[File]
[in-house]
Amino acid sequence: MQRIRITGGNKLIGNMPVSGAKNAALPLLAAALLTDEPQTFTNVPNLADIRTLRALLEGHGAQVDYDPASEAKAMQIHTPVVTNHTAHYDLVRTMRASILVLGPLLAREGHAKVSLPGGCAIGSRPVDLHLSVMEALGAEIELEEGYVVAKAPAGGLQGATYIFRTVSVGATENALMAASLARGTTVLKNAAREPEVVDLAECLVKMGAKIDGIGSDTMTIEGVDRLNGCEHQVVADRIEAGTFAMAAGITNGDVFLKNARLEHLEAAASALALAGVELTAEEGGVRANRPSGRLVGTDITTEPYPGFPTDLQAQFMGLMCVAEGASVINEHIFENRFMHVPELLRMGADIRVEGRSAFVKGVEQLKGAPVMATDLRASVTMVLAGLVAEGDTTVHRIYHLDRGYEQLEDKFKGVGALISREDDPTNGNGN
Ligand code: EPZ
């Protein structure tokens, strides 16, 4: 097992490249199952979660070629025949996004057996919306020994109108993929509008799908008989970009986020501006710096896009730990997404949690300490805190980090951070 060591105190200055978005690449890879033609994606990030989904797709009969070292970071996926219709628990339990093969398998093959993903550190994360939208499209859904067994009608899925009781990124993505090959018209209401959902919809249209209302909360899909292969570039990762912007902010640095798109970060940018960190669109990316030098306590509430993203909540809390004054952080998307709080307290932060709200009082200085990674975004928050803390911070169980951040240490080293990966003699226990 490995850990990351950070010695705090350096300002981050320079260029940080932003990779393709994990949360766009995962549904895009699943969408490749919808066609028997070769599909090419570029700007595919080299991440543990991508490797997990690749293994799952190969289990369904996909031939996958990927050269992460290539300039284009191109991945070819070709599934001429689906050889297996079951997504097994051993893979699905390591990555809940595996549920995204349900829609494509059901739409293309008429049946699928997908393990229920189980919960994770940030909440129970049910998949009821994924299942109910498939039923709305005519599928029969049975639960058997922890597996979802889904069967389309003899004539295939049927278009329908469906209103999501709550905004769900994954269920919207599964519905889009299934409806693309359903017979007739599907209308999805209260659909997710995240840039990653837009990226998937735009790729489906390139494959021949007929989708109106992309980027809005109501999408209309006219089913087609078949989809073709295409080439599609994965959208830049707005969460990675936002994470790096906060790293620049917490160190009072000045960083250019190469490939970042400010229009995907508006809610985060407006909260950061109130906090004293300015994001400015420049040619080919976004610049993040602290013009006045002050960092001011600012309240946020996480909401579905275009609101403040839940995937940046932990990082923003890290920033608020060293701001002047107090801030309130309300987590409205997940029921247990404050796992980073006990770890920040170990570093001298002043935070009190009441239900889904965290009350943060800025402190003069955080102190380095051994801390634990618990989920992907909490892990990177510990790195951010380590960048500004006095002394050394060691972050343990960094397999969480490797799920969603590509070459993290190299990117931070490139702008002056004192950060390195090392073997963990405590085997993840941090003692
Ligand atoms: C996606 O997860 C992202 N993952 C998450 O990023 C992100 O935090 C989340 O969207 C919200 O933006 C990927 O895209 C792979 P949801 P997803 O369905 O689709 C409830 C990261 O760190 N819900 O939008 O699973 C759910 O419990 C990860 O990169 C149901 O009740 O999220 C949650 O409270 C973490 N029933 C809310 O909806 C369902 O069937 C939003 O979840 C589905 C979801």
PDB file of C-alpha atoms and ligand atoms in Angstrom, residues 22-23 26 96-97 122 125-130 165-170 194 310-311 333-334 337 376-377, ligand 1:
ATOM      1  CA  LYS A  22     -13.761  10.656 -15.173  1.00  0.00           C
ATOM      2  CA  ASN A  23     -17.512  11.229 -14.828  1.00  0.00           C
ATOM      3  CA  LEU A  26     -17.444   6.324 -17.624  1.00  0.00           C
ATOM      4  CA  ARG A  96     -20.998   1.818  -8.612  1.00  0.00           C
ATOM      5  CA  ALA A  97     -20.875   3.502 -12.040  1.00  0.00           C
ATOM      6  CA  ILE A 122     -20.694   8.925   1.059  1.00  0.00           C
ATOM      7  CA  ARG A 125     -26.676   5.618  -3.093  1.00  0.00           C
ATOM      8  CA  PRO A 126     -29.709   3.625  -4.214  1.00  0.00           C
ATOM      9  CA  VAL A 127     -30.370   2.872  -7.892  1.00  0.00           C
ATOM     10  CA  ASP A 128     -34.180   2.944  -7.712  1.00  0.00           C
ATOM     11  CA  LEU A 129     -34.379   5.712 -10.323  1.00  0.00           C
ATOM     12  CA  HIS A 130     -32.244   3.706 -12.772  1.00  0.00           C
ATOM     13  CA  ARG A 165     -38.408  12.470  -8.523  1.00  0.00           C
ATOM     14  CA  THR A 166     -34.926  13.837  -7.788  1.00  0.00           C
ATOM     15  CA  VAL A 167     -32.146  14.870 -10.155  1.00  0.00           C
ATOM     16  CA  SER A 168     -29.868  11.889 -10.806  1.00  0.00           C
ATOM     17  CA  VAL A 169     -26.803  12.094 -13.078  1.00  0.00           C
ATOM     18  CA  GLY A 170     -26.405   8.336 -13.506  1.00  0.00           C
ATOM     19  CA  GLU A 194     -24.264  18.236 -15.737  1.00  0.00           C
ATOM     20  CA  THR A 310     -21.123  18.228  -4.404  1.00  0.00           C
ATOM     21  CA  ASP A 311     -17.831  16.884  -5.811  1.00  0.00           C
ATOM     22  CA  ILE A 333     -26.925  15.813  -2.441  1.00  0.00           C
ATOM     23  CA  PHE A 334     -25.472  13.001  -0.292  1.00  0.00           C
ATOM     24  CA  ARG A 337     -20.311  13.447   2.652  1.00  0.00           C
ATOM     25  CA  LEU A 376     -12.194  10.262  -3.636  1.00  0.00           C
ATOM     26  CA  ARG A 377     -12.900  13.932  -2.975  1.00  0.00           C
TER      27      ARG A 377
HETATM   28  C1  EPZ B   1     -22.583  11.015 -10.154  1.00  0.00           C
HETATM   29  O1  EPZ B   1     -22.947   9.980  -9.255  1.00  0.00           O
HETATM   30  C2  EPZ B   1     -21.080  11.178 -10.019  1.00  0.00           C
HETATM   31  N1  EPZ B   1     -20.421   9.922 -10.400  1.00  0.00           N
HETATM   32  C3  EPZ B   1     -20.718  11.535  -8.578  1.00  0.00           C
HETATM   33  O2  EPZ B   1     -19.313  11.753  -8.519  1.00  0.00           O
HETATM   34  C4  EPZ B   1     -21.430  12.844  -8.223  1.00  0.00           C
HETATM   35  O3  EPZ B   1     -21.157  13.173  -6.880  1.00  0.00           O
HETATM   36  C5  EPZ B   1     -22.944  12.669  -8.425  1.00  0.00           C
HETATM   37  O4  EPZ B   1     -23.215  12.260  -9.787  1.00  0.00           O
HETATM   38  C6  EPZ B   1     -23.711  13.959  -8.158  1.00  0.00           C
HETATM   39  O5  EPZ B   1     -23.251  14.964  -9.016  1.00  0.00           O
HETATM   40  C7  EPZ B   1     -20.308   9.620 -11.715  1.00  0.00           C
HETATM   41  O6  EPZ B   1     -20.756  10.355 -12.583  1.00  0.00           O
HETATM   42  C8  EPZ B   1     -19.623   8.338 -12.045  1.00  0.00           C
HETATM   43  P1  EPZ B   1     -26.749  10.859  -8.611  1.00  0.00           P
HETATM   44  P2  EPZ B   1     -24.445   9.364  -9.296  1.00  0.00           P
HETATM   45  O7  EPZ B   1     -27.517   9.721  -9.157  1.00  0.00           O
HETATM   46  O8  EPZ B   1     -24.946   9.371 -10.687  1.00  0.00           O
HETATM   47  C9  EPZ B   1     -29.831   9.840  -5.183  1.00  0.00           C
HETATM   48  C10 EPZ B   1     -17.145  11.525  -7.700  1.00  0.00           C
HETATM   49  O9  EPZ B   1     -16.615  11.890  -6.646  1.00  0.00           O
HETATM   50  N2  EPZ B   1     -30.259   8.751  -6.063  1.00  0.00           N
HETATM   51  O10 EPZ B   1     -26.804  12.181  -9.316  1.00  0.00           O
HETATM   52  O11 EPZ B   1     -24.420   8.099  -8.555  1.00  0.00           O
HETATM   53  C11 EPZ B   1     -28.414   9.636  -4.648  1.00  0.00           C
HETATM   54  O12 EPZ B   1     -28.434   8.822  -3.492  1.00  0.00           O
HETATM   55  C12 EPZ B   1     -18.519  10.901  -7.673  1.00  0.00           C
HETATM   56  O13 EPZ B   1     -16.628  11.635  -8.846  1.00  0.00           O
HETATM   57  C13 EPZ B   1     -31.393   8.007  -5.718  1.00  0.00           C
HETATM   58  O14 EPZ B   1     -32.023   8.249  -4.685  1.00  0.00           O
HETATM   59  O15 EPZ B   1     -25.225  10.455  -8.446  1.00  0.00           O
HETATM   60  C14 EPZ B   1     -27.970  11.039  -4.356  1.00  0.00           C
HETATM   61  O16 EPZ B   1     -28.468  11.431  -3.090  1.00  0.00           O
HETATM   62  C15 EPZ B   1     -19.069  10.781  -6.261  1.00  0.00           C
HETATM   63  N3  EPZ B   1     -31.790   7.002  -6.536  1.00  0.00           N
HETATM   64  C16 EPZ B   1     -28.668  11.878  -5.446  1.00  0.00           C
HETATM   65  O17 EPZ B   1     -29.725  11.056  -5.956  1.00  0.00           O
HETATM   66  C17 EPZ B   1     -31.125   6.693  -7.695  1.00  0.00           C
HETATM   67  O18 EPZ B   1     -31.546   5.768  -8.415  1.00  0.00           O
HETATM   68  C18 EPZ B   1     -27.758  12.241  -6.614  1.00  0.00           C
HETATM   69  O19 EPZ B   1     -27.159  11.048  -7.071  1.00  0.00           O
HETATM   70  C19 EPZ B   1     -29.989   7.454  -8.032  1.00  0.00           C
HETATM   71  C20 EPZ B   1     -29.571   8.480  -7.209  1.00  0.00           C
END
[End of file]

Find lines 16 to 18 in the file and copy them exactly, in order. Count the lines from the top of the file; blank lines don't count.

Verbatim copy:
ATOM     10  CA  ASP A 128     -34.180   2.944  -7.712  1.00  0.00           C
ATOM     11  CA  LEU A 129     -34.379   5.712 -10.323  1.00  0.00           C
ATOM     12  CA  HIS A 130     -32.244   3.706 -12.772  1.00  0.00           C